Many of the same attitudes towards war, politics, world peace, and equal rights for all people that came about during the 1960s continued into the 1970s. The music definitely reflected these changes. Rock n’ roll during the 70s morphed into many subgenres such as heavy metal, hard rock, soft rock, country rock, and later punk rock. As people began exploring new ways of thinking, dressing, and behaving, the music also became more experimental.
As the world began to become more accepting of different cultural views, and changing roles of men and women in society, rock n’ roll suffered some losses that forever changed the landscape. The breakup of The Beatles in 1970 was the first major indicator that change was on the horizon. All four band members – Paul McCartney, John Lennon, Ringo Starr, and George Harrison launched solo careers during the 1970’s. McCartney also started a new band called Wings in 1971.
Other rock bands that were popular during the late 60s and 70s, but broke up by the 1980s include:
- The Doors (broke up in 1973)
- Led Zeppelin (broke up in 1980)
- The Who (broke up early 80s)
- The Eagles (broke up in 1980)
- Fleetwood Mac (on again, off again)
Some of these bands stopped performing together because band members died (The Doors tried to stay together after lead singer Jim Morrison died, but broke up two years later) while other bands periodically get together to play or tour (Fleetwood Mac, The Who). Creative differences, which led to strained relationships, also prompted some of these bands to stop working together.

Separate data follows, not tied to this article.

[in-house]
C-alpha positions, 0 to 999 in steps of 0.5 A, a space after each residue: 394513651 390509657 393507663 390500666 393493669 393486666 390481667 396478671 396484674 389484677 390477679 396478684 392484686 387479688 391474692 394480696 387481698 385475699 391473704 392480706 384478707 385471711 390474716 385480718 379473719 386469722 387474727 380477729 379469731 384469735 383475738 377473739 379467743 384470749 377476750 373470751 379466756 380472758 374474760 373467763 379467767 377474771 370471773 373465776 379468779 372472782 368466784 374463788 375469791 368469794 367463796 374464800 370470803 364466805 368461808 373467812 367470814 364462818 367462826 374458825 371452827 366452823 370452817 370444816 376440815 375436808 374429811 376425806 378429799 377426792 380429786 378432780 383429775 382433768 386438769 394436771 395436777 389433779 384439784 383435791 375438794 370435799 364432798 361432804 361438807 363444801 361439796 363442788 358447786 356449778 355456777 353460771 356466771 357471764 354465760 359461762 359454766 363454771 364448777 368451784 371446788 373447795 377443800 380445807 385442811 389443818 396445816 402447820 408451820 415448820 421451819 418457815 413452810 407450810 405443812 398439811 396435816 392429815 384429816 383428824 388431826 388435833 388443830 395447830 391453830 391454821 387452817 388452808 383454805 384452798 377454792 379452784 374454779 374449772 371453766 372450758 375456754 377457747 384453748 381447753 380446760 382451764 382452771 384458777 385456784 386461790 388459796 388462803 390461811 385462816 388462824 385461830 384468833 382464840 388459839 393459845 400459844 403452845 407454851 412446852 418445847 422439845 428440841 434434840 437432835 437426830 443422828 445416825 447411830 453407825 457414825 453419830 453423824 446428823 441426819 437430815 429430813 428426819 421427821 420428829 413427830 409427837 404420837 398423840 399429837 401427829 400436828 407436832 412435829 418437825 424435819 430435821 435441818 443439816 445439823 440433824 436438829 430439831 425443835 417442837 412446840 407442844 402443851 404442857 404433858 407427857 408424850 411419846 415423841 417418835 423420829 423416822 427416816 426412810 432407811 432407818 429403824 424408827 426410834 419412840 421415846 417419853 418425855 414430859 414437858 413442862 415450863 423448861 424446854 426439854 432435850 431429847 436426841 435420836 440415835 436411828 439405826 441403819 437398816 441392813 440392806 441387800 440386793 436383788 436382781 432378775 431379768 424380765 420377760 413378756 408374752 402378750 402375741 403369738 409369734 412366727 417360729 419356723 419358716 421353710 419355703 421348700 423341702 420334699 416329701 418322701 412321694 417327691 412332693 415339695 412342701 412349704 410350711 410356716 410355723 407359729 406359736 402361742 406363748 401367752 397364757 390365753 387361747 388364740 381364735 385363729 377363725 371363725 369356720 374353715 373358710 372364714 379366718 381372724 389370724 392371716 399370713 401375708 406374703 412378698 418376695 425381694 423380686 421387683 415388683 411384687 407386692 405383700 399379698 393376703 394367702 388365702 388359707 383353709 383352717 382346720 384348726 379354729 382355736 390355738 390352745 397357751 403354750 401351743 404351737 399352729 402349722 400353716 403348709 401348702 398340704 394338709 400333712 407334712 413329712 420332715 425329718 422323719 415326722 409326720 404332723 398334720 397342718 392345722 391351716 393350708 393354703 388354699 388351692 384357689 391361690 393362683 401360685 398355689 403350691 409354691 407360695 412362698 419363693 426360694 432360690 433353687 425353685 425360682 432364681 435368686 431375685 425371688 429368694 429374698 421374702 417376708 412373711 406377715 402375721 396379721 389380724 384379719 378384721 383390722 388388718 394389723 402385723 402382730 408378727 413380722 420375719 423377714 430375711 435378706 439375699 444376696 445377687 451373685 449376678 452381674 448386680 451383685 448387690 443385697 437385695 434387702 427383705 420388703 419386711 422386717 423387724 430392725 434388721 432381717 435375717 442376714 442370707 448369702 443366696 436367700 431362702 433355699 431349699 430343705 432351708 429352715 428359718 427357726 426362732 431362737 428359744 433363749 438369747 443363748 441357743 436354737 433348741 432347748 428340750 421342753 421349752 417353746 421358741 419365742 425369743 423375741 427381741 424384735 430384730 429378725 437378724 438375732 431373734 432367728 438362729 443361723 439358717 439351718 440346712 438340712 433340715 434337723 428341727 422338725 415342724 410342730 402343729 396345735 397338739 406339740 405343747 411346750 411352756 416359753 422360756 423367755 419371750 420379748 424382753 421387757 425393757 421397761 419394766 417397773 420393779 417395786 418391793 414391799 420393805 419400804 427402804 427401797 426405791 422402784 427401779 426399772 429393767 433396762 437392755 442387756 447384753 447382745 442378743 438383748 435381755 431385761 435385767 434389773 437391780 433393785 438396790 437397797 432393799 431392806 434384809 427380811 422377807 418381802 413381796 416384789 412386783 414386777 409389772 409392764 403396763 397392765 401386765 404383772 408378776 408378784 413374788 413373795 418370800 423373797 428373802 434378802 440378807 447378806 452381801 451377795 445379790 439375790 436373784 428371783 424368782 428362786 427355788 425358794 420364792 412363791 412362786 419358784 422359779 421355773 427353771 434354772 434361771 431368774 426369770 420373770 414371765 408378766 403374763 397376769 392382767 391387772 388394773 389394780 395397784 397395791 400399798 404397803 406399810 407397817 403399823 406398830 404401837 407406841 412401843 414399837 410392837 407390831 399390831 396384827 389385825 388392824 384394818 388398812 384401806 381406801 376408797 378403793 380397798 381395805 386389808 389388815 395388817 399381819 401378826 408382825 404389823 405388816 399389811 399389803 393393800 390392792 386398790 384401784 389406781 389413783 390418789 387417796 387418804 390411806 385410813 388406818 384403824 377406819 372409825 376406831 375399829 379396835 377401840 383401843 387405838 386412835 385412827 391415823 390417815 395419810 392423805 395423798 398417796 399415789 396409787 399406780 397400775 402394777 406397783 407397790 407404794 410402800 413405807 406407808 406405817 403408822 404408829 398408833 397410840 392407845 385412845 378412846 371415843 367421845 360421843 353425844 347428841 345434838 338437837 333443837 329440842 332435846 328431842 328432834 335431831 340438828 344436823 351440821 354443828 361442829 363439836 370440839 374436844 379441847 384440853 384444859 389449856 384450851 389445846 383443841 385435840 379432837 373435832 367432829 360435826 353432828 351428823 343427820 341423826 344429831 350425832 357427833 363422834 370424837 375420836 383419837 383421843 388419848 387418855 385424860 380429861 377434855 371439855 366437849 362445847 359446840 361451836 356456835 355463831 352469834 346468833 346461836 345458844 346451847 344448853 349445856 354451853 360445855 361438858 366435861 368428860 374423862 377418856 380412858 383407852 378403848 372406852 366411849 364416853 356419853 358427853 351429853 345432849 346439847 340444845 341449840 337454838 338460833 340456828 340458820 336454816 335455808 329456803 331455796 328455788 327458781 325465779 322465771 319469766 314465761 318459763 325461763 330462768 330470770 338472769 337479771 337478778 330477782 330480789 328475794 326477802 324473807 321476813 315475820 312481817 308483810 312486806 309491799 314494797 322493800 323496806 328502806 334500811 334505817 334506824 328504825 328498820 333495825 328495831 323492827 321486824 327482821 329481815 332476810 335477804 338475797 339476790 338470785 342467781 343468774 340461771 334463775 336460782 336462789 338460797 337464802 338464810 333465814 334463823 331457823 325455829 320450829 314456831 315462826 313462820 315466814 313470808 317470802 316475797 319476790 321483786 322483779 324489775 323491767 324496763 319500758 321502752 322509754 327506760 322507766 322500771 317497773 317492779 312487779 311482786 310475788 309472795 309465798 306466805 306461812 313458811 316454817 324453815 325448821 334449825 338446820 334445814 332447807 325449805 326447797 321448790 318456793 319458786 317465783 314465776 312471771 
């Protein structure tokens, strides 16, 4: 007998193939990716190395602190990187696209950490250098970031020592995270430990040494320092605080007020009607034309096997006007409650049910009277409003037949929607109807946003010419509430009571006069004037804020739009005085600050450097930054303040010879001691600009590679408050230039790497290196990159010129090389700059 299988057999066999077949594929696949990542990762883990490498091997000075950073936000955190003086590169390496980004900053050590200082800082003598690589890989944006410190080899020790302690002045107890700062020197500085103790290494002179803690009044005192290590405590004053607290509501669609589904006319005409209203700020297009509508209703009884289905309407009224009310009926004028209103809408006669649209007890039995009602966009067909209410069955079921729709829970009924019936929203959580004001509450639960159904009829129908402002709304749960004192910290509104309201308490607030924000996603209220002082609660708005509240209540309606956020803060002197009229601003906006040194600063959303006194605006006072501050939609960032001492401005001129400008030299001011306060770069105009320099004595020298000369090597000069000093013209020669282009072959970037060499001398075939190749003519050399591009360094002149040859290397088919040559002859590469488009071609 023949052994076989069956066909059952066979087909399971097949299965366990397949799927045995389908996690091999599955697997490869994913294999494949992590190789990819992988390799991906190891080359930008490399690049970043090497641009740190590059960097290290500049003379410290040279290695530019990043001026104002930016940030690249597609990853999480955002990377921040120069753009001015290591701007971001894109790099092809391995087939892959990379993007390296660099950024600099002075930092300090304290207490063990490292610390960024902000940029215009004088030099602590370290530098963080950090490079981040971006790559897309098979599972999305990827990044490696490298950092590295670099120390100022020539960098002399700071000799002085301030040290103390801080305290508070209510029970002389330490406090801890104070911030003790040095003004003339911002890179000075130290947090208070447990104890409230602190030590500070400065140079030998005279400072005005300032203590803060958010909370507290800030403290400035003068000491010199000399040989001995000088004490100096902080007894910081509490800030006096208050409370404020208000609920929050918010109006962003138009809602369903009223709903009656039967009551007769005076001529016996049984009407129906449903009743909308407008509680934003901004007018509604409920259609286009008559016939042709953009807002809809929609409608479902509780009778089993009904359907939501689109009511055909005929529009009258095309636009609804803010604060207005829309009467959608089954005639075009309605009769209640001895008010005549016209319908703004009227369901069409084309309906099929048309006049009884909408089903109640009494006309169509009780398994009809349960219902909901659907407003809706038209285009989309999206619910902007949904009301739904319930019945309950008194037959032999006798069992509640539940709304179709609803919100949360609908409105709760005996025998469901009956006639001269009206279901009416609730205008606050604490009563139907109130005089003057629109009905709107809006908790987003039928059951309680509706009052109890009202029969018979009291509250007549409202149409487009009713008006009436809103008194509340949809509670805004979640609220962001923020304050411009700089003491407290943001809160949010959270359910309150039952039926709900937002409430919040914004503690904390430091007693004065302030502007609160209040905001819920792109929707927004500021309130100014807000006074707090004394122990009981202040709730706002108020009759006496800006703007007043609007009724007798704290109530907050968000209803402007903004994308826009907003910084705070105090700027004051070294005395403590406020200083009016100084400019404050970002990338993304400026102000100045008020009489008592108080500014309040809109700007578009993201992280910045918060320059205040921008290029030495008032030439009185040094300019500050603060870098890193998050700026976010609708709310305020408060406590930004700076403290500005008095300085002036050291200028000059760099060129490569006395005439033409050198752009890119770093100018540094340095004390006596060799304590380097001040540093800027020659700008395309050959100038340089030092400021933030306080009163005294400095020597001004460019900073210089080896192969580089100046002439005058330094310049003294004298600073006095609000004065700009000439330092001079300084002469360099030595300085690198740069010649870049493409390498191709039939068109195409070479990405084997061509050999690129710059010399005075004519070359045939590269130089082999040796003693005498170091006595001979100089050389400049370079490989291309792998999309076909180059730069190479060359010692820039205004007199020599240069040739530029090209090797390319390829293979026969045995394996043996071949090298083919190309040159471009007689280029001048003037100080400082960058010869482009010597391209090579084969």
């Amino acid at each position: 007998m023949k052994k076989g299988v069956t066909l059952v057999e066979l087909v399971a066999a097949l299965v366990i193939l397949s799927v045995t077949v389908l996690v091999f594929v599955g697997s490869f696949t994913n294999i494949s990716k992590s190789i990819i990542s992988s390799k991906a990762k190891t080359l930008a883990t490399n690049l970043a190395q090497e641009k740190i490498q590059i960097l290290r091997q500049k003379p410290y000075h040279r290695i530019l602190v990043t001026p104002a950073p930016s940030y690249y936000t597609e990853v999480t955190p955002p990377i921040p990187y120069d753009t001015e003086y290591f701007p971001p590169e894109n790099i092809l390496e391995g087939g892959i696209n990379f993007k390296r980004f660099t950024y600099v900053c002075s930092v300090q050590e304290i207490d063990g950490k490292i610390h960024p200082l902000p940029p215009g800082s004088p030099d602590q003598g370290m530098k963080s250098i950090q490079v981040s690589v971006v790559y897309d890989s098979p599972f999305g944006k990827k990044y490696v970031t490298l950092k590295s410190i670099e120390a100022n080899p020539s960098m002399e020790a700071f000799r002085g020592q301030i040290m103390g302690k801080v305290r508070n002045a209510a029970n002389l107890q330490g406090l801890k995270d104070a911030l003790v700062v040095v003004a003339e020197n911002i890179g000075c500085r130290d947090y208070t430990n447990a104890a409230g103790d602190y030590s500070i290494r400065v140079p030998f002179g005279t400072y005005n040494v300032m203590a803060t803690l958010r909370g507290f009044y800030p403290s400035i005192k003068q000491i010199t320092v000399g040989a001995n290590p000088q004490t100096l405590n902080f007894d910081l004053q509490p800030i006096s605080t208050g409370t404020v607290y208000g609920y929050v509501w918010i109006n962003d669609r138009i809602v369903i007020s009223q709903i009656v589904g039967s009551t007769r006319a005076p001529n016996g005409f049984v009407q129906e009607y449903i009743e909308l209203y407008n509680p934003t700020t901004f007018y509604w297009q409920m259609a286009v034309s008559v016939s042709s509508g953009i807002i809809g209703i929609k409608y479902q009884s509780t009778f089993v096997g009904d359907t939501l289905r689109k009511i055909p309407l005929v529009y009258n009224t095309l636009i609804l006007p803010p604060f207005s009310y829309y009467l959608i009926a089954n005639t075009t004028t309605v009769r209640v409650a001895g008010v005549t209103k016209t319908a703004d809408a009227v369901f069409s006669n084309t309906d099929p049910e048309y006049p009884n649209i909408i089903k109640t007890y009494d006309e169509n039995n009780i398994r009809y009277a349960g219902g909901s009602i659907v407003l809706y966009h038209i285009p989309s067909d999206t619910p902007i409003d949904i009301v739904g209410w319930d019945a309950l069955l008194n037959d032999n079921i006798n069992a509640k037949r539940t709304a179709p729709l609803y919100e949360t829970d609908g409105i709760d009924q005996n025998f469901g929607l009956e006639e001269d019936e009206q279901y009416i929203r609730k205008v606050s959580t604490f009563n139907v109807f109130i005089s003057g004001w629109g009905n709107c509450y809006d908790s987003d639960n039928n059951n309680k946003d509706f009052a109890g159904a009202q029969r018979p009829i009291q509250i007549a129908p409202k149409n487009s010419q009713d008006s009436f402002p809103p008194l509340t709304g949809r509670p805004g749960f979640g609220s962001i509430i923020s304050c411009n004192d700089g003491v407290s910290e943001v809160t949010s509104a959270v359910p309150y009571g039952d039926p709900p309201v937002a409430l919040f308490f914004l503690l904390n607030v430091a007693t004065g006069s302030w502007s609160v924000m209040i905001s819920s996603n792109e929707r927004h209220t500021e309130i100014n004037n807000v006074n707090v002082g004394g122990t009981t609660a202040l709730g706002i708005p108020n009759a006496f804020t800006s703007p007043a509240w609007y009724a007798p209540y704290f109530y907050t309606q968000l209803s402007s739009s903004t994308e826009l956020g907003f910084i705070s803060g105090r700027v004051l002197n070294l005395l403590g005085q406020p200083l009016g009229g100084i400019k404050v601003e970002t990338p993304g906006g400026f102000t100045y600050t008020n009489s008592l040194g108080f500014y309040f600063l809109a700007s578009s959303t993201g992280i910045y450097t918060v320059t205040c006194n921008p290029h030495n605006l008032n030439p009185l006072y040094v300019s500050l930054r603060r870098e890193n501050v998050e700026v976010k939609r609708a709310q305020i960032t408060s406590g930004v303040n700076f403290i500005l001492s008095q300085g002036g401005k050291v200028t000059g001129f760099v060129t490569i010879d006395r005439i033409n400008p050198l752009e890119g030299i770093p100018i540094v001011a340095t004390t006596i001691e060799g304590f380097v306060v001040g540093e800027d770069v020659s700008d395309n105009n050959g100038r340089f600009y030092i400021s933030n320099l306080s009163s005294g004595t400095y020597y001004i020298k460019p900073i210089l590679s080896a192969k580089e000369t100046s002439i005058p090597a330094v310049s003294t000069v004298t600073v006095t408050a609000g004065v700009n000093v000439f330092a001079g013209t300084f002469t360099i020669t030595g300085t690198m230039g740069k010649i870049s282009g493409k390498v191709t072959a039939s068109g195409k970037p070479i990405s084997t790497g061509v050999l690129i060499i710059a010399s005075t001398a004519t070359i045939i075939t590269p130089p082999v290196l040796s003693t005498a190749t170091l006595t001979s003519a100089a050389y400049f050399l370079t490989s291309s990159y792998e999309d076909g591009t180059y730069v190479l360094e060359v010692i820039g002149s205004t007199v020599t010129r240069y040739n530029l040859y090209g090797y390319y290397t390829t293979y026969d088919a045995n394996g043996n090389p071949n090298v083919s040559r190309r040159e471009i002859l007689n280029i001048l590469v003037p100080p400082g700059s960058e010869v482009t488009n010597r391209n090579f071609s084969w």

Death of The King
The death of Elvis Presley in 1977 was another indicator of the changing times in music history. Many fans mourned the passing of ‘The King.’ For years afterwards, fans would claim to have seen the ghost of Elvis at Graceland, his home located in Memphis, Tennessee or at convenience stores and gas stations all over the world. Elvis songs continued to receive airplay, but ‘The King’ was gone and there hasn’t been anyone like him since.
Collecting 1970s Rock n’ Roll Records
To start a collection of rock recordings from the 1970s, it’s best to choose a genre or subgenre and build from there. Because the music became an eclectic mix of sounds and melodies, be prepared to sift through quite a few disco and folk albums stored in old, dusty boxes at your local bookstore or antiques shop until you find any rock albums. Searching online for artists or titles for your collection may save some time. You can also contact record dealers or collectors to see which albums they have to offer.
Fascinating Period in Time
The 1970s continues to fascinate people – even those who grew up during this decade. There are many reasons for this continued fascination – the fashion, free thought, departure of long held conservative views, and of course, the music. With so many genres – rock, folk rock, country, disco, soul, and many subgenres, it’s easy to get lost in this decade – this is why collecting records from the 70s is so much fun.